1. It is not uncommon for a tooth to be uncomfortable or even to experience pain immediately after receiving root canal treatment. This should subside within 7-10 days.
2. Your tooth will be sensitive to biting pressure and may even appear to feel loose. This feeling is a result of the sensitivity of nerve endings, and bruised ligaments in the tissue just outside the end of the root.
3. You may feel a depression or rough area (on top of a back tooth or the back of a front tooth) where the entry to the canal was made. There is a soft, temporary material in that area, which may wear off to some degree before your next visit.
4. Occasionally the treated area may become slightly swollen; this is a result of inflammation. Anti-inflammatory medication is helpful in reducing this temporary healing process.
5. The removal of the pulp of the tooth will prevent sensitivity to hot, cold and sweet. This does NOT protect the tooth against future cavities.
A. Take something for pain relief within one hour of leaving the office; this should be done before the anesthesia begins to wear off. Generally 1-2 doses are needed. Ibuprofen (Advil, Motrin) 3-4 tablets at 200mg, every 6-8 hours as recommended. If you cannot take ibuprofen because of a medical condition or stomach disorder, acetaminophen (Tylenol) can be taken instead, although it does not contain anti-inflammatory properties. 600 mg Ibuprofen, Advil or Aleve every 6-8 hours is also recommended.
B. Whenever possible, try to chew on the opposite side from the tooth that was treated, or until the tooth has a final restoration. Your tooth is weakened and could fracture if a permanent restoration is not placed as soon as possible.
C. Please avoid chewing gun, caramels, popcorn, or other sticky or soft candy, which could dislodge the temporary material or fracture your tooth.
D. Sometimes antibiotics and painkillers are prescribed to help control infection and pain. Please take all medication as directed.
E. Call your dentist today to schedule an appointment for permanent restoration. Reconstruction of the tooth is your dentist’s responsibility and if you delay reconstruction of the tooth it can result in contamination of the root canal filling, fracture and loss of the tooth. This can happen in as little as a few weeks. DO NOT WAIT. Our doctor cannot be responsible in cases where excessive delay in reconstruction has occurred.
Most patients do well after starting root canal therapy.
For the first 1-3 days, it is recommended to take some medication for post-operative pain. The following is a recommended plan catered to help you with the amount of pain that you may or may not have after the anesthesia goes away.
1. Please take 600 mg Ibuprofen (Advil or Aleve) every 6-8 hours with food for 1-3 days. Most patients will do fine with just this medication. You can take up to 800 mg of Ibuprofen at a time but do NOT exceed 3,200 mg in a 24 hour period.
2. If #1 is not controlling the pain, please add in Tylenol (Extra Strength). Take 2 pills (or 1,000 mg) of Tylenol and alternate with the Ibuprofen as described for #1 every 3-4 hours.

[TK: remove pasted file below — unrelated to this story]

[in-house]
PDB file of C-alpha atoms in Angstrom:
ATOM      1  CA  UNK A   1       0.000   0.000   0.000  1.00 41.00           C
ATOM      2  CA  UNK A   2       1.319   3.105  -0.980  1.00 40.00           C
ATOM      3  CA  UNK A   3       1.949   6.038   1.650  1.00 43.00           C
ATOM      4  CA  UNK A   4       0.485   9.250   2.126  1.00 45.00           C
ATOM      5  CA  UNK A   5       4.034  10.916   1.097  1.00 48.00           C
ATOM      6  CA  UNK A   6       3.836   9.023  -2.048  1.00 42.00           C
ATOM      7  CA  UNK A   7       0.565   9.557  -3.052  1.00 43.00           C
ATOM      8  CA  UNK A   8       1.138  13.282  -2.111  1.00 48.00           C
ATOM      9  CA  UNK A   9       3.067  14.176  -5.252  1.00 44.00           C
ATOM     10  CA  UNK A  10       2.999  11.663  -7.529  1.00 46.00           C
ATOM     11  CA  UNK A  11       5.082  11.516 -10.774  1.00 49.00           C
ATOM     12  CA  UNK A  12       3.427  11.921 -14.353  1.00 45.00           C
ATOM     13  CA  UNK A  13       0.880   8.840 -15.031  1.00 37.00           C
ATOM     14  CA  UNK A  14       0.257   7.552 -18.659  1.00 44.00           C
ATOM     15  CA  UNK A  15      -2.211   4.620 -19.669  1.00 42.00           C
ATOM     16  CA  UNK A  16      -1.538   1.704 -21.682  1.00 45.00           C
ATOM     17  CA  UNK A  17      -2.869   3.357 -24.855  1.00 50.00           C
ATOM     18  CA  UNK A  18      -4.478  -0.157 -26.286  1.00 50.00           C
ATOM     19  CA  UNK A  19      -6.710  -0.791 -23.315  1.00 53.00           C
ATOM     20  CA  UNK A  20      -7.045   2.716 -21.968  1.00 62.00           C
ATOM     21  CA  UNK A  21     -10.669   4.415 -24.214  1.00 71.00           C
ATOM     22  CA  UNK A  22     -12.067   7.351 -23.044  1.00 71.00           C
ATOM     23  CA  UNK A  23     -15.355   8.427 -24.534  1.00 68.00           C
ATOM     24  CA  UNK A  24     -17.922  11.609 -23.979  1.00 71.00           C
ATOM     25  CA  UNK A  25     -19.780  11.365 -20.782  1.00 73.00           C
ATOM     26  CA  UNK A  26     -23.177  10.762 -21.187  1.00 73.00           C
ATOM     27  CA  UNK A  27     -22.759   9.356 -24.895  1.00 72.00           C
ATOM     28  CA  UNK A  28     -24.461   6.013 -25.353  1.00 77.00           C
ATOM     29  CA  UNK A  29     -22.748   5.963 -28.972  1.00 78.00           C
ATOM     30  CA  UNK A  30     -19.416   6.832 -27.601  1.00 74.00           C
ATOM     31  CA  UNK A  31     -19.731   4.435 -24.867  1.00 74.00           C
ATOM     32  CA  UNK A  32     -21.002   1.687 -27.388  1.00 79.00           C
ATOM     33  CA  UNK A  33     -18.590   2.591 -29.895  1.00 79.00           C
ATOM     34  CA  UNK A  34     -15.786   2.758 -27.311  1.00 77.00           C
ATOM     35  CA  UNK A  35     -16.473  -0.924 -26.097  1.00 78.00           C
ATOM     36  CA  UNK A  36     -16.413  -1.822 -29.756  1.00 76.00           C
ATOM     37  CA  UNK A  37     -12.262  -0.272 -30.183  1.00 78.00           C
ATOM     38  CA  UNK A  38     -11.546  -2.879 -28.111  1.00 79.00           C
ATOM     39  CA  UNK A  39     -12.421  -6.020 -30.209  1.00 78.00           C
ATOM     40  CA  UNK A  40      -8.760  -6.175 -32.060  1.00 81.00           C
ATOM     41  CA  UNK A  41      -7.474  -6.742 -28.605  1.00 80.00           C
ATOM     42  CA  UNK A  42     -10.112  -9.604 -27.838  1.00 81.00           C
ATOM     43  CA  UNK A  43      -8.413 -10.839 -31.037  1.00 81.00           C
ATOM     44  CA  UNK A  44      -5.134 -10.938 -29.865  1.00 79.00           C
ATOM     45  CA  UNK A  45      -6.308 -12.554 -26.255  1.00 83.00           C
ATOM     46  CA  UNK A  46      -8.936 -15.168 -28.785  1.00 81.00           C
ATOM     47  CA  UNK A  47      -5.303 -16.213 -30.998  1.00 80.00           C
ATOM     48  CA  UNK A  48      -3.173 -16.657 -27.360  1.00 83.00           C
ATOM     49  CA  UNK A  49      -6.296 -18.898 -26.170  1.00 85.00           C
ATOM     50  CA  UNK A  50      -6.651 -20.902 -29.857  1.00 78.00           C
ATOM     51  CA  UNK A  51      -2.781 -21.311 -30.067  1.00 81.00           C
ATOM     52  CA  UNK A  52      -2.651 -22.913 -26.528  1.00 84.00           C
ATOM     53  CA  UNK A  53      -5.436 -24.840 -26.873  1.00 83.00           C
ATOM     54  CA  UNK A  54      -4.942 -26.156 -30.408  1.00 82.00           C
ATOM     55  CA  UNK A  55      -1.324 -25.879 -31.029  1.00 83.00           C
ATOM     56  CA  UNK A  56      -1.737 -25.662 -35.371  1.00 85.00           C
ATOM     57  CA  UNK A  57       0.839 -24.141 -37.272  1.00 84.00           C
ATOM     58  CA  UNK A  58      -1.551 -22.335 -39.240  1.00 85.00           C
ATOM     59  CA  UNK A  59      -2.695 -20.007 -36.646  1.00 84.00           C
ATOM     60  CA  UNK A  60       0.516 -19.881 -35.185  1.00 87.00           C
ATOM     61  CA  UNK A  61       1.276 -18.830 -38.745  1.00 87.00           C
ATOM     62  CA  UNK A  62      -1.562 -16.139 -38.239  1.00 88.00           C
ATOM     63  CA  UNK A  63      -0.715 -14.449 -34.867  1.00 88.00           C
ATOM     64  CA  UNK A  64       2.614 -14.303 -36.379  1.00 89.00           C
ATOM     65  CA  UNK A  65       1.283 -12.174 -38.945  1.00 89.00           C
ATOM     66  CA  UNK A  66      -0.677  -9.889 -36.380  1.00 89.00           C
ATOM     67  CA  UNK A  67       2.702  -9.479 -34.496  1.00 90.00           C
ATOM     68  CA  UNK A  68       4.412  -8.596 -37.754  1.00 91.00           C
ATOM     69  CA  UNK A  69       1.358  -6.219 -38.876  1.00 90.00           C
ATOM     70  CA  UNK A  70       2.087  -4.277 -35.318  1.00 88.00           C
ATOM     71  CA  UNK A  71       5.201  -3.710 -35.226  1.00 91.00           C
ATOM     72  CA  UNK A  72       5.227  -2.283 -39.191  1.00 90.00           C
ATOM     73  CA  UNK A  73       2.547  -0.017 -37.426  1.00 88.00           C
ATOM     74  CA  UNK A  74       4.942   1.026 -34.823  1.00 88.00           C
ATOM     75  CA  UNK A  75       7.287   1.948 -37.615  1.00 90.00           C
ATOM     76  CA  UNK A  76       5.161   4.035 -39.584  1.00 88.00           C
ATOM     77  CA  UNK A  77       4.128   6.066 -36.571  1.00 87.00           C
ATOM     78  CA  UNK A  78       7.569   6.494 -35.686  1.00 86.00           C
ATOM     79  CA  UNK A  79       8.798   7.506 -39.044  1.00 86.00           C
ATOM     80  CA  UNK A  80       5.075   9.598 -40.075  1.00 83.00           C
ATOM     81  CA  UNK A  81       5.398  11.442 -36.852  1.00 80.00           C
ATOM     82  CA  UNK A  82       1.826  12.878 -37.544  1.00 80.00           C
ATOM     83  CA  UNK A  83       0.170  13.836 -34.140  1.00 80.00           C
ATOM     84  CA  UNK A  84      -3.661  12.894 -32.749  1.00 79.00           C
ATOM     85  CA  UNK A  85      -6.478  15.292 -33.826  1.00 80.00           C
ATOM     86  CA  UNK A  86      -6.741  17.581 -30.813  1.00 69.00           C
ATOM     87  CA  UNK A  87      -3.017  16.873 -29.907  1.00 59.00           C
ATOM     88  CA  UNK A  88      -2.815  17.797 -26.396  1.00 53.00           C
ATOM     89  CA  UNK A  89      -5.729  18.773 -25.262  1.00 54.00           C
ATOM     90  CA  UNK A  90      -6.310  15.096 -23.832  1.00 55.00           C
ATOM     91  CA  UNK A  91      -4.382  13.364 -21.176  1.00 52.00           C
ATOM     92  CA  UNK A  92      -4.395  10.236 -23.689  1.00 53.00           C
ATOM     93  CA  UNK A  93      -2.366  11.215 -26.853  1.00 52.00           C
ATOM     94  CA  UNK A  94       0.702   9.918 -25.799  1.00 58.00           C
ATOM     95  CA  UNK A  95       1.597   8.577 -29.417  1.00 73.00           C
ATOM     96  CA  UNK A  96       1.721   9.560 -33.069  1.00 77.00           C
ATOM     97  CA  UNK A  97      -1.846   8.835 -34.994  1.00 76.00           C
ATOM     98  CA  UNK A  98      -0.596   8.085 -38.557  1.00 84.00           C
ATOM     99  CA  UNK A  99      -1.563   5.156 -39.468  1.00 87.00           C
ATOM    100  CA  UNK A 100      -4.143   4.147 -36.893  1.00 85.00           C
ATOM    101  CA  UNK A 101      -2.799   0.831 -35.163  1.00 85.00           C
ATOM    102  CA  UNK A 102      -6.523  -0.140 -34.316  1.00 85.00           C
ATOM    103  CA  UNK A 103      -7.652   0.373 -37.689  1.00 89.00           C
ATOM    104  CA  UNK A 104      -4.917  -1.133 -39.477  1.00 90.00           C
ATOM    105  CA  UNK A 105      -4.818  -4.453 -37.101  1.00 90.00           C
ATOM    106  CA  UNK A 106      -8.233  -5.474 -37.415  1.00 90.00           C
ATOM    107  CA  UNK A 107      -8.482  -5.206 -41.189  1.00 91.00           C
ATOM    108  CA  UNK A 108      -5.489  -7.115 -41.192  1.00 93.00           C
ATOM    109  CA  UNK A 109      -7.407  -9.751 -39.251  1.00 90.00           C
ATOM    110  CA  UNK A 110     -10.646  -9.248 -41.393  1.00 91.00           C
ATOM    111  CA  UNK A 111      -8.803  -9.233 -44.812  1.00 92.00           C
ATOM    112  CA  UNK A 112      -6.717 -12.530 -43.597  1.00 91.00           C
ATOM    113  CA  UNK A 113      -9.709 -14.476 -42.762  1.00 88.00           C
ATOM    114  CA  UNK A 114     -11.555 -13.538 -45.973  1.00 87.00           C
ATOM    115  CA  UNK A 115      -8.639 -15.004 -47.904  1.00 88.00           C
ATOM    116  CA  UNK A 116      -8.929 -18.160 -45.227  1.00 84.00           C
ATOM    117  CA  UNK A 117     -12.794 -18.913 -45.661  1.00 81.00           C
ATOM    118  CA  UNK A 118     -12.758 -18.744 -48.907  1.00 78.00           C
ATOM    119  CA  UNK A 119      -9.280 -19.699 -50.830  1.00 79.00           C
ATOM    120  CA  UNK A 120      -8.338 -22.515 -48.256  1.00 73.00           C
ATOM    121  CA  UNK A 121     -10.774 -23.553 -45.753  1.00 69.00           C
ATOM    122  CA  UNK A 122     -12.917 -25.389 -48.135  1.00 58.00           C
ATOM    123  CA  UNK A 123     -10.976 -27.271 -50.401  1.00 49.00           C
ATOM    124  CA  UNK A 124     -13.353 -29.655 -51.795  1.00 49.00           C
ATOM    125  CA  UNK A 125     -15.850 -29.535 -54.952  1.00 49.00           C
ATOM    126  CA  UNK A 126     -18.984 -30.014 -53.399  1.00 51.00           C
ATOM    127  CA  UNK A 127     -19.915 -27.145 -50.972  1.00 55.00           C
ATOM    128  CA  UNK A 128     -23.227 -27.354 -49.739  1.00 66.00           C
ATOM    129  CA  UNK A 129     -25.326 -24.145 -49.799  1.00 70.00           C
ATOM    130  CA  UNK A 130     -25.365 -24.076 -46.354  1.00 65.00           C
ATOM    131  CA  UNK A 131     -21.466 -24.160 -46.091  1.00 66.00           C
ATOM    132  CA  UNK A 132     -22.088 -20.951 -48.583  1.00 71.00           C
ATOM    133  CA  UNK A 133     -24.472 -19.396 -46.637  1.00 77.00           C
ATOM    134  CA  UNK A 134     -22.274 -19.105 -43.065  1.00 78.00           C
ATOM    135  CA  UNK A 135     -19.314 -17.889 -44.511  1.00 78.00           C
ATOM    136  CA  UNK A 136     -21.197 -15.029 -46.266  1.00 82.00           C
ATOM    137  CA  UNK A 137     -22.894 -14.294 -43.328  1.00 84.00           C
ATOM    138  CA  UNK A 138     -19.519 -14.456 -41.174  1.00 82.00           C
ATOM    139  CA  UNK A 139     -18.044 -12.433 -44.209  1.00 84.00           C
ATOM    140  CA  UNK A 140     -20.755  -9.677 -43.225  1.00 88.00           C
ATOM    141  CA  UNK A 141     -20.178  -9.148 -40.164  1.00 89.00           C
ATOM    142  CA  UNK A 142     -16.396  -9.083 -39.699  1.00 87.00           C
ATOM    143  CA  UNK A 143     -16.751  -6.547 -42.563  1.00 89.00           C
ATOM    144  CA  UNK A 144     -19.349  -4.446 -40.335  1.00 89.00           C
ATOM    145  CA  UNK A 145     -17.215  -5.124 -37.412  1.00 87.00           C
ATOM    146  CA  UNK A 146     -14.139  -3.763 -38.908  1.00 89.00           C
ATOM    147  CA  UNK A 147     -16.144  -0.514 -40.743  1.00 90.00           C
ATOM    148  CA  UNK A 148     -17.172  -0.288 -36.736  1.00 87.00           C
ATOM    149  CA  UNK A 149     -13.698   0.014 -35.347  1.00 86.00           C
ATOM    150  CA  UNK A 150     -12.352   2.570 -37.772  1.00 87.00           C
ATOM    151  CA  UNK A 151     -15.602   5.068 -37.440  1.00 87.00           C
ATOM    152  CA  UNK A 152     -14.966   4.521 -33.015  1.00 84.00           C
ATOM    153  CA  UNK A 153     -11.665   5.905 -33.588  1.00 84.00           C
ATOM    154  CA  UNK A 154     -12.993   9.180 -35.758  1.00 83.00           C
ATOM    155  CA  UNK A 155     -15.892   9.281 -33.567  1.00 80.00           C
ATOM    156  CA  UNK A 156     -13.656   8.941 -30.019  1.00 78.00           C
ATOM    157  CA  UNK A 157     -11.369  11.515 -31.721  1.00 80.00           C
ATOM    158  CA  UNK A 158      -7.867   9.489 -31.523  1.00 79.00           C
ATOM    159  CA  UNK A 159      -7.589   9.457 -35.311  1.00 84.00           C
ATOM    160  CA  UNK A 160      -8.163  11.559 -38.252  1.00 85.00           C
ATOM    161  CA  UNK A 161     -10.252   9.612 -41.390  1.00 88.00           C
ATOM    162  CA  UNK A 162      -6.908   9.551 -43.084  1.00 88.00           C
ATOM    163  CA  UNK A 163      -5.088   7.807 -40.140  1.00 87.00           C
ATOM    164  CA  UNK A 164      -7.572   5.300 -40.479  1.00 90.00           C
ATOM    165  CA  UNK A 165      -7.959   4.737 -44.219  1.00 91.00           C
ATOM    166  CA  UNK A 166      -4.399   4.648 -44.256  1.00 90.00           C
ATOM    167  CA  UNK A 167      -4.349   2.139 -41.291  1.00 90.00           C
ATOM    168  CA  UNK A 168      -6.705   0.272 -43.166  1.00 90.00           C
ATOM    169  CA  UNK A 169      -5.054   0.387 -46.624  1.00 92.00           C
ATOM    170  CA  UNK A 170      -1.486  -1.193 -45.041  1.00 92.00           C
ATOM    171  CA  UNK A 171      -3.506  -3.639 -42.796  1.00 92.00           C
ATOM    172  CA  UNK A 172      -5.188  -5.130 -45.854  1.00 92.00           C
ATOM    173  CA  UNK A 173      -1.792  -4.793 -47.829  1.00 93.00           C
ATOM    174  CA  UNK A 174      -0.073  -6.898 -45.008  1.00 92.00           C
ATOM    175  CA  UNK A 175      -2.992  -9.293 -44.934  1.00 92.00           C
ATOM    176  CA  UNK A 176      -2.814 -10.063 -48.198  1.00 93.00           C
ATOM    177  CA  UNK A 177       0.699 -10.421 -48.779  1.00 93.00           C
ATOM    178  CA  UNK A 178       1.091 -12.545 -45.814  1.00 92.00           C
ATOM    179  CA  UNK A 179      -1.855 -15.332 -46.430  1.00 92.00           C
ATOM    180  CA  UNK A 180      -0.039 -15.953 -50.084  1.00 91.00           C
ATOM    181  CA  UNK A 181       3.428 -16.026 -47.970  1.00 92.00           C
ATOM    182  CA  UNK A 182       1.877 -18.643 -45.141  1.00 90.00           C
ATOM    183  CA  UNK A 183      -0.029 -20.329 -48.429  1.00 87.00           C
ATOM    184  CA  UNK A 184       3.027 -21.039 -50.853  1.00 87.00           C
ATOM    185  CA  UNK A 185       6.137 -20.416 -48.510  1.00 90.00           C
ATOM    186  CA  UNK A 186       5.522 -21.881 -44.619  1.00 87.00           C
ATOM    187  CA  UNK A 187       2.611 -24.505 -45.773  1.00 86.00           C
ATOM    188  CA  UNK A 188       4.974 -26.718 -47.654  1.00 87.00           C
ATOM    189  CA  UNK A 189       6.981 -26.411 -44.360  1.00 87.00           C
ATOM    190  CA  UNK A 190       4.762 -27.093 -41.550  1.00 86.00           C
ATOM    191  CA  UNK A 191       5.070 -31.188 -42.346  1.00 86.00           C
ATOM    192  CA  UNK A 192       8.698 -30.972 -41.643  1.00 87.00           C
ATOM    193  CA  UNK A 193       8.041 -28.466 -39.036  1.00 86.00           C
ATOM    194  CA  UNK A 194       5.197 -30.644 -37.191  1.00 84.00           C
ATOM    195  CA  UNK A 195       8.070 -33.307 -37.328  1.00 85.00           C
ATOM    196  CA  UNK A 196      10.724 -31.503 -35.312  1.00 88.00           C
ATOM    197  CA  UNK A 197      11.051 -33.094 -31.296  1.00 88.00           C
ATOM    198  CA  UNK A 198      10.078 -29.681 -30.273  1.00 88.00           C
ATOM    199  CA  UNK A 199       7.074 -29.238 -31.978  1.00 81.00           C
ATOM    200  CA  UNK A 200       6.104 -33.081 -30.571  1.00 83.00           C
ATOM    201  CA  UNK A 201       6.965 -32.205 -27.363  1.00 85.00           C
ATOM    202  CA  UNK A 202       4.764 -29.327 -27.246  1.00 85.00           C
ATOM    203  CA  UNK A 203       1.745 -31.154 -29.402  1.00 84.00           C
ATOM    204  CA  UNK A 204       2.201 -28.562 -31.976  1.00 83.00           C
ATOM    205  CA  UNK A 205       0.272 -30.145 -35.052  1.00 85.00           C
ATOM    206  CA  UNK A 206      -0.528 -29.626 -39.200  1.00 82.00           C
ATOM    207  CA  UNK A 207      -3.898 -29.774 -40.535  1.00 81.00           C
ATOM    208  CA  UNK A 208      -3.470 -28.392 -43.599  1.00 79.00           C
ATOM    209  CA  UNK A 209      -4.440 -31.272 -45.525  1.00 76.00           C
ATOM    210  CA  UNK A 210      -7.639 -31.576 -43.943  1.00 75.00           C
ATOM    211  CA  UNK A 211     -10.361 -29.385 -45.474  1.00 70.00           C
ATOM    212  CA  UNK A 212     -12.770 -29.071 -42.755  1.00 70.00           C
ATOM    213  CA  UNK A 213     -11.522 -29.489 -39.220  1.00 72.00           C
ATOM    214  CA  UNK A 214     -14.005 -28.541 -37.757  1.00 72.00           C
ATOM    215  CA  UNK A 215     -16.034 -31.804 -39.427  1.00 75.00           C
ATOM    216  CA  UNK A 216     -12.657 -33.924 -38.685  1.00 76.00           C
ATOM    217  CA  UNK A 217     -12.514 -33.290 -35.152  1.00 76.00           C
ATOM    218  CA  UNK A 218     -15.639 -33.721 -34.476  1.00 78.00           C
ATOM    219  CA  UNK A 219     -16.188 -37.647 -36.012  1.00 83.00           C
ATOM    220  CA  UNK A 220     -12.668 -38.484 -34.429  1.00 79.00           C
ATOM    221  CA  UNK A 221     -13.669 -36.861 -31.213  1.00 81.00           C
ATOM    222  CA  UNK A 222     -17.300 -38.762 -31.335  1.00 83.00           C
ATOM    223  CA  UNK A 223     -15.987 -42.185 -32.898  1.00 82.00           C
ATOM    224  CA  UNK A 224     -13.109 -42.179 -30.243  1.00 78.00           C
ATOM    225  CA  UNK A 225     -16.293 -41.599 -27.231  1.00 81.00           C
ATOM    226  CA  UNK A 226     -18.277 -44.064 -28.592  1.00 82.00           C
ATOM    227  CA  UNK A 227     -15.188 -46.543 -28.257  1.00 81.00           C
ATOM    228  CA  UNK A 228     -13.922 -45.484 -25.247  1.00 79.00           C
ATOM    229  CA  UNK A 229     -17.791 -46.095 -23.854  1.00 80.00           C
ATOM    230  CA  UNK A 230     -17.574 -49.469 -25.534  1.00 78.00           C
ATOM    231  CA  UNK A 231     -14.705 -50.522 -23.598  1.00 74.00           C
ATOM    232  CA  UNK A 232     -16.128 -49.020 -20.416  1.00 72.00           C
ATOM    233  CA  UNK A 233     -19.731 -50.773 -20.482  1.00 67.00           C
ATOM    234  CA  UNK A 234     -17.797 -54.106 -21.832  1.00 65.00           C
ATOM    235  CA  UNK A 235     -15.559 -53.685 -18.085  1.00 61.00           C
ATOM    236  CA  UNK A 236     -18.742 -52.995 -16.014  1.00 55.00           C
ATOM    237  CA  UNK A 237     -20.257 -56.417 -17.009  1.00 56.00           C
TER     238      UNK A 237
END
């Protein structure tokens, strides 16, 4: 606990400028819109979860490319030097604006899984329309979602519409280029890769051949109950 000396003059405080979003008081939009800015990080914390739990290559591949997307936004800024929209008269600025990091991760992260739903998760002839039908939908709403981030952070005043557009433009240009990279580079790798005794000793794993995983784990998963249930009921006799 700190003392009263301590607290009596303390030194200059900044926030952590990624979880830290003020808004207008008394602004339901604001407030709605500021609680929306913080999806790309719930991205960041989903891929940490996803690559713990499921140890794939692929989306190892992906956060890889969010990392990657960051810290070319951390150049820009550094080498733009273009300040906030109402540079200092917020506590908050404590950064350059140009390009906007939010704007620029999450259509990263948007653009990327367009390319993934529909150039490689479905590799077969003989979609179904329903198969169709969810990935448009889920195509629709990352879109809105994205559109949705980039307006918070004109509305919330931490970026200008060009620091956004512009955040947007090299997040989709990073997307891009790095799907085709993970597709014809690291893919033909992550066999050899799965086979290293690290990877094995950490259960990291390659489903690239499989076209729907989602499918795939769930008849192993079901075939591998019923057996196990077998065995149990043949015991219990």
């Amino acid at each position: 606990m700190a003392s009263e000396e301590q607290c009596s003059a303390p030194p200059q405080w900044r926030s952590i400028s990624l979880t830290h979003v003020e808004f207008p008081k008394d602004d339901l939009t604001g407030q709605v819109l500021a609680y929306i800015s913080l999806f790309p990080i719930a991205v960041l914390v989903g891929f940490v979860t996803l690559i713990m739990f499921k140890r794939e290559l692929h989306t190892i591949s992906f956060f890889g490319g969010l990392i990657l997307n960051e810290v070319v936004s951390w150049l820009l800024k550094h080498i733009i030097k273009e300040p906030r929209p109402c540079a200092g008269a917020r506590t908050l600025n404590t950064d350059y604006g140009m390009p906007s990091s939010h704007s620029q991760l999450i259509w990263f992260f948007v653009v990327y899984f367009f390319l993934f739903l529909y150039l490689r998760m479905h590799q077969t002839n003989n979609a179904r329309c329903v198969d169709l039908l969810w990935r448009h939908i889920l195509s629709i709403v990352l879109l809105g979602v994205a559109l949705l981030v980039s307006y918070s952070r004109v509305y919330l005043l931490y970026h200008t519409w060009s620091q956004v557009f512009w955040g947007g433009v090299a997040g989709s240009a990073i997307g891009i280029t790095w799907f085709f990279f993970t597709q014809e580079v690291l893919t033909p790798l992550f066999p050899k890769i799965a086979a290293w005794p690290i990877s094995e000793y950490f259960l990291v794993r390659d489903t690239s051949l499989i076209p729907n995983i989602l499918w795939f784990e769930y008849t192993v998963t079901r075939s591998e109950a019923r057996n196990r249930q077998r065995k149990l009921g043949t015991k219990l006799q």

3. If #2 is not controlling the pain, please call our office. We may need to perform a procedure to help relieve your symptoms. However, we want to try and help you before you come in. Therefore, please start taking 1 Norco pill with 1 Tylenol pill instead of as described in #2. We would still like for you to take the Ibuprofen as described in #1. Please alternate the Ibuprofen every 3-4 hours with 1 Norco and 1 Tylenol (500 mg Extra Strength) instead of 2 Tylenol, as Norco has some Tylenol combined with Hydrocodone.
Antibiotics are not usually needed following root canal therapy. Please do take the prescribed antibiotic, if the doctor advises you to take it or if certain symptoms develop. If swelling occurs, fever, lymph nodes become swollen, or a general sick feeling occurs, it is strongly advised to take the prescribed antibiotic.
1. If pain medications have been prescribed, follow the instructions on the prescription. Do NOT substitute other pain medication. If the medication makes you ill, please notify me.
2. If you have been prescribed an antibiotic, you must finish ALL of the pills as directed on the prescription label. If an allergic reaction (itching, rash, or hives) develop, stop taking the medication and notify me immediately.
3. If you are taking oral contraceptives, there is some evidence that antibiotics can cause oral contraceptives to be ineffective, so using an alternate form of protection is necessary.
4. Your sutures are attached to your gums under the lips/cheek. Do NOT lift your lip (or pull out your cheek) to look at the area, as this may tear the sutures.
5. Slight discomfort, swelling and bruising can be expected and are normal following surgery. If you experience nausea, fever, severe pain and/or swelling, notify me immediately.
6. Brush your teeth as you normally would, except for the surgical area. Place the 0.12% chlorhexidine gluconate (Peridex) on the surgical area with a cotton swab.
1. Mild bleeding is common during the first 24 hours, especially during the first night. If this occurs, apply mild pressure with your fingers on a damp piece of gauze for 5 minutes.
2. Apply an ice pack on the outside of your face, over the surgical area, for 20 minutes on and 20 minutes off until you go to bed. Do NOT use an ice pack after today.